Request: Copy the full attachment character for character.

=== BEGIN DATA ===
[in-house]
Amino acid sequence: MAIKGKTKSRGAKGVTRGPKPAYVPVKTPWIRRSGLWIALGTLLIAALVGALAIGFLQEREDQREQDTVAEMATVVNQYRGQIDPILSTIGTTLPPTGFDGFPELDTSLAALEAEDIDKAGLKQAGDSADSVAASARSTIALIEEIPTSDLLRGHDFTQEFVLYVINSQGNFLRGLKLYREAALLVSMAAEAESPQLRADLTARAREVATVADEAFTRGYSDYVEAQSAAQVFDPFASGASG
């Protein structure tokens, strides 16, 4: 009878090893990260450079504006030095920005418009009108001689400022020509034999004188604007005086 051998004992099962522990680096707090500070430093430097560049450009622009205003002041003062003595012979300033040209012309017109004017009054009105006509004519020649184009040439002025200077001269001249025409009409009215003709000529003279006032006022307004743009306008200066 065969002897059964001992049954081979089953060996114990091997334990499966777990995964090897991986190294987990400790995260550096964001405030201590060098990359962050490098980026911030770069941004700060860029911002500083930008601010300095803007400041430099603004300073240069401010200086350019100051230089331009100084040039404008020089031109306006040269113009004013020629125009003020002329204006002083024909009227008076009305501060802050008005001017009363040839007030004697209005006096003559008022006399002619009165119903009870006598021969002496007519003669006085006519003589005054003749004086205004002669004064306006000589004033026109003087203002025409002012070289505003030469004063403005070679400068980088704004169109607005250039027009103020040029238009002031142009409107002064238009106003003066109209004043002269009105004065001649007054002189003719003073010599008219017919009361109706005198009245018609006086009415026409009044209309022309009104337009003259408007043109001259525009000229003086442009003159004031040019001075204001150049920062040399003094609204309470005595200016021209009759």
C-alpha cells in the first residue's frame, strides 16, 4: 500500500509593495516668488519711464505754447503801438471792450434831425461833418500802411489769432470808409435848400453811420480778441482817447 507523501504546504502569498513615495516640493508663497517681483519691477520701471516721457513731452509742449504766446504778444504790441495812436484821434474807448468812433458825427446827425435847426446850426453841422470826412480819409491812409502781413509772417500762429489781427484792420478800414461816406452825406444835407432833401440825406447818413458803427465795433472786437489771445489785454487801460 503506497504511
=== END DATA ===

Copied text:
[in-house]
Amino acid sequence: MAIKGKTKSRGAKGVTRGPKPAYVPVKTPWIRRSGLWIALGTLLIAALVGALAIGFLQEREDQREQDTVAEMATVVNQYRGQIDPILSTIGTTLPPTGFDGFPELDTSLAALEAEDIDKAGLKQAGDSADSVAASARSTIALIEEIPTSDLLRGHDFTQEFVLYVINSQGNFLRGLKLYREAALLVSMAAEAESPQLRADLTARAREVATVADEAFTRGYSDYVEAQSAAQVFDPFASGASG
């Protein structure tokens, strides 16, 4: 009878090893990260450079504006030095920005418009009108001689400022020509034999004188604007005086 051998004992099962522990680096707090500070430093430097560049450009622009205003002041003062003595012979300033040209012309017109004017009054009105006509004519020649184009040439002025200077001269001249025409009409009215003709000529003279006032006022307004743009306008200066 065969002897059964001992049954081979089953060996114990091997334990499966777990995964090897991986190294987990400790995260550096964001405030201590060098990359962050490098980026911030770069941004700060860029911002500083930008601010300095803007400041430099603004300073240069401010200086350019100051230089331009100084040039404008020089031109306006040269113009004013020629125009003020002329204006002083024909009227008076009305501060802050008005001017009363040839007030004697209005006096003559008022006399002619009165119903009870006598021969002496007519003669006085006519003589005054003749004086205004002669004064306006000589004033026109003087203002025409002012070289505003030469004063403005070679400068980088704004169109607005250039027009103020040029238009002031142009409107002064238009106003003066109209004043002269009105004065001649007054002189003719003073010599008219017919009361109706005198009245018609006086009415026409009044209309022309009104337009003259408007043109001259525009000229003086442009003159004031040019001075204001150049920062040399003094609204309470005595200016021209009759």
C-alpha cells in the first residue's frame, strides 16, 4: 500500500509593495516668488519711464505754447503801438471792450434831425461833418500802411489769432470808409435848400453811420480778441482817447 507523501504546504502569498513615495516640493508663497517681483519691477520701471516721457513731452509742449504766446504778444504790441495812436484821434474807448468812433458825427446827425435847426446850426453841422470826412480819409491812409502781413509772417500762429489781427484792420478800414461816406452825406444835407432833401440825406447818413458803427465795433472786437489771445489785454487801460 503506497504511